Artificial intelligence and the human factor in hospitality
Robotics and artificial intelligence in the hotel industry: an offbeat idea to attract curious customers or a real innovation? Technology definitely has the ability to speed up processes and supply valuable information about guests, which is extremely useful to personalise the service and improve the experience around their stay. Here are some of the areas in which these technologies are already being used to manage hotel stays.
Robots in the hotel. Robots guided by artificial intelligence are already a reality. One example is Connie at the Hilton, a robotic concierge that uses AI developed by IBM. It can recognise human speech and can therefore answer people’s questions, giving out tourist information for example. It also learns from the speech it hears and adapts to the person talking to it, so the more guests talk, the better the reaction.
The Henn-na Hotel in the Japanese city of Nagasaki is the world’s first completely robot-staffed hotel. The automatons give out information (there are various ones on reception set to different “modalities”, from a lifelike but rather expressionless female to a Godzilla-like crocodile), can file things away and can check you in and out, using voice and face recognition technologies.
Prompt replies with chatbots, always. Chatbots are often used by hotels on social media, because they allow customers to ask questions and get answers almost instantly, 24/7. A valuable service for hotels that could also be useful for restaurants, which are often contacted from various parts of the world in completely different time zones, so they can supply information in a way that would be almost impossible through human interaction.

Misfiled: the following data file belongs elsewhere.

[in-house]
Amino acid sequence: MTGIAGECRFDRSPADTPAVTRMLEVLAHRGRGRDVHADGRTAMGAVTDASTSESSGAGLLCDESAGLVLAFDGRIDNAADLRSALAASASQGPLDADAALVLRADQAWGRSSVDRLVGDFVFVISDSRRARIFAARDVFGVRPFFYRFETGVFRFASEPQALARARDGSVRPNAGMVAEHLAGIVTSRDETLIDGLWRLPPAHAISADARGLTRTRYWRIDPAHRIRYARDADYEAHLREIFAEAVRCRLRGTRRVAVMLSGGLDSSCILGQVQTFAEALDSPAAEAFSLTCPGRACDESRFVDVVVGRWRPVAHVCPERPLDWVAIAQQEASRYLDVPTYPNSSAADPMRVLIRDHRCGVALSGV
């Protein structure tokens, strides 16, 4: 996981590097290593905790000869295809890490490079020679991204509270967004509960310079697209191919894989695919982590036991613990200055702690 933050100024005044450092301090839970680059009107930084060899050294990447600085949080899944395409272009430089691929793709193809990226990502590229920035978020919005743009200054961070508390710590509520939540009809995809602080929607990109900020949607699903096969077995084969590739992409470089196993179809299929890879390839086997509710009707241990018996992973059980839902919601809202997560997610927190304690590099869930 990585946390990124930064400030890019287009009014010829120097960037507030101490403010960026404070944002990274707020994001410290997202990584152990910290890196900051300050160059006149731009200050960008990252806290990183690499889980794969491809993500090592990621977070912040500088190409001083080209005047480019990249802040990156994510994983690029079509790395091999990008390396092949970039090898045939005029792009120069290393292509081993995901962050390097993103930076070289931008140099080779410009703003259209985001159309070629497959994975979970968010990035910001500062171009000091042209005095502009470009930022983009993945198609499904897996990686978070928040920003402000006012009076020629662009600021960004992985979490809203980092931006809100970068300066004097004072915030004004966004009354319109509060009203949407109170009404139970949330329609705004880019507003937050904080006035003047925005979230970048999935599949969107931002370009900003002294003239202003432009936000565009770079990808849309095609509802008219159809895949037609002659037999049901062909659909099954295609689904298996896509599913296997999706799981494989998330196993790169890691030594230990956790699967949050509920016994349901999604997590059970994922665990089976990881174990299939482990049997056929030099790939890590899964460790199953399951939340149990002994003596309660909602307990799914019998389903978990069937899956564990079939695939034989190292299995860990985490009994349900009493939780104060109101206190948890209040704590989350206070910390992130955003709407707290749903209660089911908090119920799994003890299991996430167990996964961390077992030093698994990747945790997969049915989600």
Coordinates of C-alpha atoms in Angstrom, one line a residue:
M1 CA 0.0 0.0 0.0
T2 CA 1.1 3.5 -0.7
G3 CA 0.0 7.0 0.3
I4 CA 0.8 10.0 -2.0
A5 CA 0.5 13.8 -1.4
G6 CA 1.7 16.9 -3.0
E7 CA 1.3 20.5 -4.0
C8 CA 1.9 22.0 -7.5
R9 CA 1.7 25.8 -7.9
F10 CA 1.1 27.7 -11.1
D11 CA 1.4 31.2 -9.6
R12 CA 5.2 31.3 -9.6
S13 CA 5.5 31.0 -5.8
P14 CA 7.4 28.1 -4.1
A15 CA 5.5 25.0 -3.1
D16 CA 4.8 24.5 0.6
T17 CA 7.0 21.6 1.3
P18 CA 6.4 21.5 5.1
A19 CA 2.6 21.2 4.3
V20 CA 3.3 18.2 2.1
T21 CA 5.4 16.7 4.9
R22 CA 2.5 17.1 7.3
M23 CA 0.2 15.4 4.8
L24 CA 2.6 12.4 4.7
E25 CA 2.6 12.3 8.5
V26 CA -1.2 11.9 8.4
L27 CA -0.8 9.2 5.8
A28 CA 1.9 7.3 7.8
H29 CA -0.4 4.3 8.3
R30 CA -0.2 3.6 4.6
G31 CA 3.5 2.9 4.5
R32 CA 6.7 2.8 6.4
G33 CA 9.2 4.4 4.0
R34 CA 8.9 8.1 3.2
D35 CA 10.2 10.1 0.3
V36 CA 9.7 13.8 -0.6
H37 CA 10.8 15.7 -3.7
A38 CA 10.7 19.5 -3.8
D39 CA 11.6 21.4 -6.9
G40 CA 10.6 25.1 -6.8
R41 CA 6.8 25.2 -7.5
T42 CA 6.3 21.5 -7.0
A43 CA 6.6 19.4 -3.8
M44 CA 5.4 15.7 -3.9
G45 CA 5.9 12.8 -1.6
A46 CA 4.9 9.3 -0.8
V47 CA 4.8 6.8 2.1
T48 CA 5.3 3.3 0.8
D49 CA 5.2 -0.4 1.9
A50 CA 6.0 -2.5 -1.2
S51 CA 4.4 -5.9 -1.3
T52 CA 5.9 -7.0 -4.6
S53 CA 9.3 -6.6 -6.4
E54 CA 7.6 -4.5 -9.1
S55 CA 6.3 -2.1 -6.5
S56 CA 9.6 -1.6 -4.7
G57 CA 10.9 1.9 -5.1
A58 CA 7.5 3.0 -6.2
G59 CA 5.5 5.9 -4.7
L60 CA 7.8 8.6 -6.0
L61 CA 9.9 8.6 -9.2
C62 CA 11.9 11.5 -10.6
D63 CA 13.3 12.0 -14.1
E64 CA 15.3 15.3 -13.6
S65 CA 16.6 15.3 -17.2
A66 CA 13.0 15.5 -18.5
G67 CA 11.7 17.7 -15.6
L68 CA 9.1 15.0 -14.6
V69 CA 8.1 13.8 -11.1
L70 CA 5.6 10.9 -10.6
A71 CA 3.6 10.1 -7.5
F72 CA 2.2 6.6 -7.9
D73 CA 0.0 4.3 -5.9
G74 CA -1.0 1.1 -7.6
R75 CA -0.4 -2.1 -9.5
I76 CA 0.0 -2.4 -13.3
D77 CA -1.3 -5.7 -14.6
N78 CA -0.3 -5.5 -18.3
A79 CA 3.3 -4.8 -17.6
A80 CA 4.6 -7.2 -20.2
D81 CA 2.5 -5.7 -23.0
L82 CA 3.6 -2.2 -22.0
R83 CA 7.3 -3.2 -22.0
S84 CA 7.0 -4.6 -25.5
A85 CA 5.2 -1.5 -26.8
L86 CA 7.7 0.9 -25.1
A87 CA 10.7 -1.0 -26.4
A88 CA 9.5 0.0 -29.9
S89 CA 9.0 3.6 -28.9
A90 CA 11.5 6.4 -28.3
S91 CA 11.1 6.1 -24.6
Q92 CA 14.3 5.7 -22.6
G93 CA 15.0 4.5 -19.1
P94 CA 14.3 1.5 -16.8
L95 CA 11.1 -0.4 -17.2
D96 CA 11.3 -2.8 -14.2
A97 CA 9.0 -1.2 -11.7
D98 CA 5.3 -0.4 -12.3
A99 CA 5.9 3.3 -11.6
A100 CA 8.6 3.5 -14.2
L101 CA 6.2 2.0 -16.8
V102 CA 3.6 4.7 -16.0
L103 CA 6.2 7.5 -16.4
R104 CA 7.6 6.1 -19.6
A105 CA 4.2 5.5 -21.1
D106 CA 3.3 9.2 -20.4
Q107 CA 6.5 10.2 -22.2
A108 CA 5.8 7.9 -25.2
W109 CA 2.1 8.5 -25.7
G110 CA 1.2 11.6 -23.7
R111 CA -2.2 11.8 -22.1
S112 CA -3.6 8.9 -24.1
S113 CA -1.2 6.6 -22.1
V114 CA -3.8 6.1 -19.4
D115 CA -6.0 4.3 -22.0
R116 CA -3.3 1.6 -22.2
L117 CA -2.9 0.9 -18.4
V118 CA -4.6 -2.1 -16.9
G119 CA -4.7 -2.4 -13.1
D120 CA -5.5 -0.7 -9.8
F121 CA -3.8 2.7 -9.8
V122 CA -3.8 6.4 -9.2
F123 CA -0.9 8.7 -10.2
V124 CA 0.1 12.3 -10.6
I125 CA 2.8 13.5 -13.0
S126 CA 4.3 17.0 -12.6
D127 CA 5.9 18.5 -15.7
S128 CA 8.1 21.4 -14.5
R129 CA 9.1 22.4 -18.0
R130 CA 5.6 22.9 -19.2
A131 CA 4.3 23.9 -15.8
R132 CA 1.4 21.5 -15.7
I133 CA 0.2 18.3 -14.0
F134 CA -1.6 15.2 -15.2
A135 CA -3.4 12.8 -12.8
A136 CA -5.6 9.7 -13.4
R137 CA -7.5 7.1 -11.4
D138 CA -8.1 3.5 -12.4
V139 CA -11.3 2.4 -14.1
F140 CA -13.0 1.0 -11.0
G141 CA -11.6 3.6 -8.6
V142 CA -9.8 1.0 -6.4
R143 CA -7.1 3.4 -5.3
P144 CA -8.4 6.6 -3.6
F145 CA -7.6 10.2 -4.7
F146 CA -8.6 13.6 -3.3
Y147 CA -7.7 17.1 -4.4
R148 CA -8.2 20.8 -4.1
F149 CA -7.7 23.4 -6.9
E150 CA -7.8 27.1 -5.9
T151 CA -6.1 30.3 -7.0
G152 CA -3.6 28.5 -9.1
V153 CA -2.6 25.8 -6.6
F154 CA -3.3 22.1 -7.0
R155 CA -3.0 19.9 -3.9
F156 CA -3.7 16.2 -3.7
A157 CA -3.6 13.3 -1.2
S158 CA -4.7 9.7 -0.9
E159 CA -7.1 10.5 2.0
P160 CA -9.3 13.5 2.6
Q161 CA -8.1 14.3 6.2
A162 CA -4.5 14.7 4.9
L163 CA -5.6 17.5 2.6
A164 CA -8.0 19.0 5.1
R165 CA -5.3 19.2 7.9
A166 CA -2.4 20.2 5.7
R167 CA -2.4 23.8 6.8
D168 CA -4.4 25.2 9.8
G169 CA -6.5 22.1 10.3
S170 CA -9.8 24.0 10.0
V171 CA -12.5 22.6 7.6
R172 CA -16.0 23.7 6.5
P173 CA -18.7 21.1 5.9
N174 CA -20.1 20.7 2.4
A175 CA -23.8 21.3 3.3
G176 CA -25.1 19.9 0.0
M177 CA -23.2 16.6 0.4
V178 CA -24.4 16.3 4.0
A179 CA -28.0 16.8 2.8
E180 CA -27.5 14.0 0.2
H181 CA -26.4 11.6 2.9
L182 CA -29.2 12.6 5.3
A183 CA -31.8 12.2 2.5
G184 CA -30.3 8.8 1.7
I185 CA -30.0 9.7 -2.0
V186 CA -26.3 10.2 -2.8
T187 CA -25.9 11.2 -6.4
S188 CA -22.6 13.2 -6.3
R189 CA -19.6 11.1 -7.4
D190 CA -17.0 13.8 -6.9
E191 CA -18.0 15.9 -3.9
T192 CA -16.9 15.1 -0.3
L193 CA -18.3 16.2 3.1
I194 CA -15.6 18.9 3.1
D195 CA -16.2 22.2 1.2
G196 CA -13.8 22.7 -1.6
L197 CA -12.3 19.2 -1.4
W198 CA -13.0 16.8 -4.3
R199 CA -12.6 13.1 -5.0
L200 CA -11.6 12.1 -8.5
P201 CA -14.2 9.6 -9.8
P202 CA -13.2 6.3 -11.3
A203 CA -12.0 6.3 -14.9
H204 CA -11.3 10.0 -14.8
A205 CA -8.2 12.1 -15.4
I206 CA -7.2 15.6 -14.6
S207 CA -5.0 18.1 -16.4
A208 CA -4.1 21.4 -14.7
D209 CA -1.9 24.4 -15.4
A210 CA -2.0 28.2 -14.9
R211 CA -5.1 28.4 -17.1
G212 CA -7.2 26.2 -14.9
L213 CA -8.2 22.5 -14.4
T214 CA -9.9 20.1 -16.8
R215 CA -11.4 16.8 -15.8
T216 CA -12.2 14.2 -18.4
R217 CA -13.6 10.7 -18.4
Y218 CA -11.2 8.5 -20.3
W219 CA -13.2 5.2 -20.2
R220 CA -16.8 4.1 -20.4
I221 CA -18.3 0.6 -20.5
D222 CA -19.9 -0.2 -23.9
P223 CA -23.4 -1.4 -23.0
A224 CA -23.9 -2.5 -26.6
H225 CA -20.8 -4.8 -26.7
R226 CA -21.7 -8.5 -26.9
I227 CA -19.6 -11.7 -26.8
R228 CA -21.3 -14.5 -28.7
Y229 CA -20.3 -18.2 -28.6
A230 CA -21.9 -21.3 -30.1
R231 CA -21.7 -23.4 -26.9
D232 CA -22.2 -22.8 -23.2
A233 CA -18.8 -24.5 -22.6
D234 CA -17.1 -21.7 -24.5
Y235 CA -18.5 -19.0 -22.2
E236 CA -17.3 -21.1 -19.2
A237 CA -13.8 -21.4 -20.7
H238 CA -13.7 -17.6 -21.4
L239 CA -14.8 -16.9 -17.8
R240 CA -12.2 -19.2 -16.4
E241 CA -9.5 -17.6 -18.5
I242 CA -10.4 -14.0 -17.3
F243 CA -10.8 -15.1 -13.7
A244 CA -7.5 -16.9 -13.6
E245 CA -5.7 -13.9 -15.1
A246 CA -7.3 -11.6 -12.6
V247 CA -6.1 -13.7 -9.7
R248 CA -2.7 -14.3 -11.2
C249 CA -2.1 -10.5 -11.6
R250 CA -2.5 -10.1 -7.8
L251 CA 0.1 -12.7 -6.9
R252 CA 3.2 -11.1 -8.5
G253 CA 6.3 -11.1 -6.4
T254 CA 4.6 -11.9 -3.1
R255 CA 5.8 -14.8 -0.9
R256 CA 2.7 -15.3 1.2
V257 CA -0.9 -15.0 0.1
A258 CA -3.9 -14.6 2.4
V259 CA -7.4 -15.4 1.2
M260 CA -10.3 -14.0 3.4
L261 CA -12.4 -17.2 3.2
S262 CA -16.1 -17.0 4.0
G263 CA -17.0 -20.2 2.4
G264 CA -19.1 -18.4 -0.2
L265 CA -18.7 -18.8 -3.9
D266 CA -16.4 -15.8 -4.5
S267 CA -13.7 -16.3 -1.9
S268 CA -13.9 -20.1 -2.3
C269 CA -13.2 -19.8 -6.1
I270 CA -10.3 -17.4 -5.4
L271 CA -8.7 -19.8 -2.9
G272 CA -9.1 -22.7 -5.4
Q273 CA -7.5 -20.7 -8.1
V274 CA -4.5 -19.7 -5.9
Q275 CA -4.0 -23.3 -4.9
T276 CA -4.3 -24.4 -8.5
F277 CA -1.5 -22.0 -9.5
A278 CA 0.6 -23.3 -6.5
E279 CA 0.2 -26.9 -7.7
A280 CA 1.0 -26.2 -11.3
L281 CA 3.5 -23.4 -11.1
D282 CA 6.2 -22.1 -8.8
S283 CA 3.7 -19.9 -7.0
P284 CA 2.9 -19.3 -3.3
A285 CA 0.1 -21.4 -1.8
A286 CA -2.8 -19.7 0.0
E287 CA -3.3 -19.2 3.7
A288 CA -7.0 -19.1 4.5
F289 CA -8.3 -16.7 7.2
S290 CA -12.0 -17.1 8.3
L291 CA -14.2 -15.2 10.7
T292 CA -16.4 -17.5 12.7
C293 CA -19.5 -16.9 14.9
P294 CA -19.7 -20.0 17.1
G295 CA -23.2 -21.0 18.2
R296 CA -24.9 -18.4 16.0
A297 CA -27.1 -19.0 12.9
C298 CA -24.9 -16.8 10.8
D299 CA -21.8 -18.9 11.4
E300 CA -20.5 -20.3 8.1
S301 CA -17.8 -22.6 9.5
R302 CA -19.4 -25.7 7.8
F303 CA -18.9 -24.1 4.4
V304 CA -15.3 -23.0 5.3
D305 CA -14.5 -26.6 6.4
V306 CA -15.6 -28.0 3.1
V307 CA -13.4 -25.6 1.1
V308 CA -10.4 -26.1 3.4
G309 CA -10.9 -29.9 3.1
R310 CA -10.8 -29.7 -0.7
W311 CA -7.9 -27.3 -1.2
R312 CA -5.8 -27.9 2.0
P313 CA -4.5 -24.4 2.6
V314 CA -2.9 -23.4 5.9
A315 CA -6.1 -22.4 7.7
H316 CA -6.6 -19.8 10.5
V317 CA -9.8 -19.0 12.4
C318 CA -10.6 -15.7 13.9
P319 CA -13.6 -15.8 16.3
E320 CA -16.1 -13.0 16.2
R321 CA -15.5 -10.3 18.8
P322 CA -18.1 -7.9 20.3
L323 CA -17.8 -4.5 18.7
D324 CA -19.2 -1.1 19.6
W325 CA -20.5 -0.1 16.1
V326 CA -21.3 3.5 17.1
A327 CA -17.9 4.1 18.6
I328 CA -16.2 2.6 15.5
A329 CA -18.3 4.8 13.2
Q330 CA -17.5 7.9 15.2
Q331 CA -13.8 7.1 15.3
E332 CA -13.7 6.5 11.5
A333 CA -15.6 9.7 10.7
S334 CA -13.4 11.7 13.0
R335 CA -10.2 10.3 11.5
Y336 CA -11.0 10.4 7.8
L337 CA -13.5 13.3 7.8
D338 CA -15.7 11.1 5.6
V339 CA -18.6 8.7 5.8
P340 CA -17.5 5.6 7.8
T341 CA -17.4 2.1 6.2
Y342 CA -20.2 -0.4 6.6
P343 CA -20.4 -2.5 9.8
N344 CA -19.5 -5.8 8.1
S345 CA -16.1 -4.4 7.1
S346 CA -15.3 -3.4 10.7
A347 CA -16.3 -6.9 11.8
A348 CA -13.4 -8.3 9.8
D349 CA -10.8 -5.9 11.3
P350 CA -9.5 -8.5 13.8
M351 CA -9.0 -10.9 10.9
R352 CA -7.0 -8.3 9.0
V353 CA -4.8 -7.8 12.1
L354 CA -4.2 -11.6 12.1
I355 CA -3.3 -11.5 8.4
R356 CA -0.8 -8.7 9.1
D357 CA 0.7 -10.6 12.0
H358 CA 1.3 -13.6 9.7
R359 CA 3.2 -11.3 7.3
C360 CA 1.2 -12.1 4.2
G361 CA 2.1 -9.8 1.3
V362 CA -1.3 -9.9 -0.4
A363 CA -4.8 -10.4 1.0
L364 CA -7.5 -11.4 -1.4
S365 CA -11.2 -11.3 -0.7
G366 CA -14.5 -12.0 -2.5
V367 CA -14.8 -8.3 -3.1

Using the hotel as a showroom. More and more people are using their smartphones to shop, anytime, any place, including when they are travelling. So why not turn the hotel – the rooms and the communal spaces – into one big showroom, where products needed while on holiday or to take home can be tried out? This is something being done by Jd.com, the Chinese e-commerce giant, which has set up a partnership with a number of leading hotel chains, such as Sheraton and Wanda.
These kinds of technology have their advantages and their disadvantages. Robots don’t of course get tired, they don’t get bored and they can work around the clock, seven days a week. You don’t have to pay them and they can carry out many tasks more quickly than humans (especially repetitive, non-challenging ones) without making mistakes. They can also work in dangerous or hostile environments. At the same time, though, automation can alienate certain types of guest, who are put off by the cold nature of machines and instead want the kind of attention and warmth only human beings can give. On top of that, the initial outlay and maintenance costs associated with these cutting-edge technologies can be high. Finally, the artificial intelligence that exists today is not able to act outside its programmed parameters, so is incapable of dealing with any unexpected situations that may arise.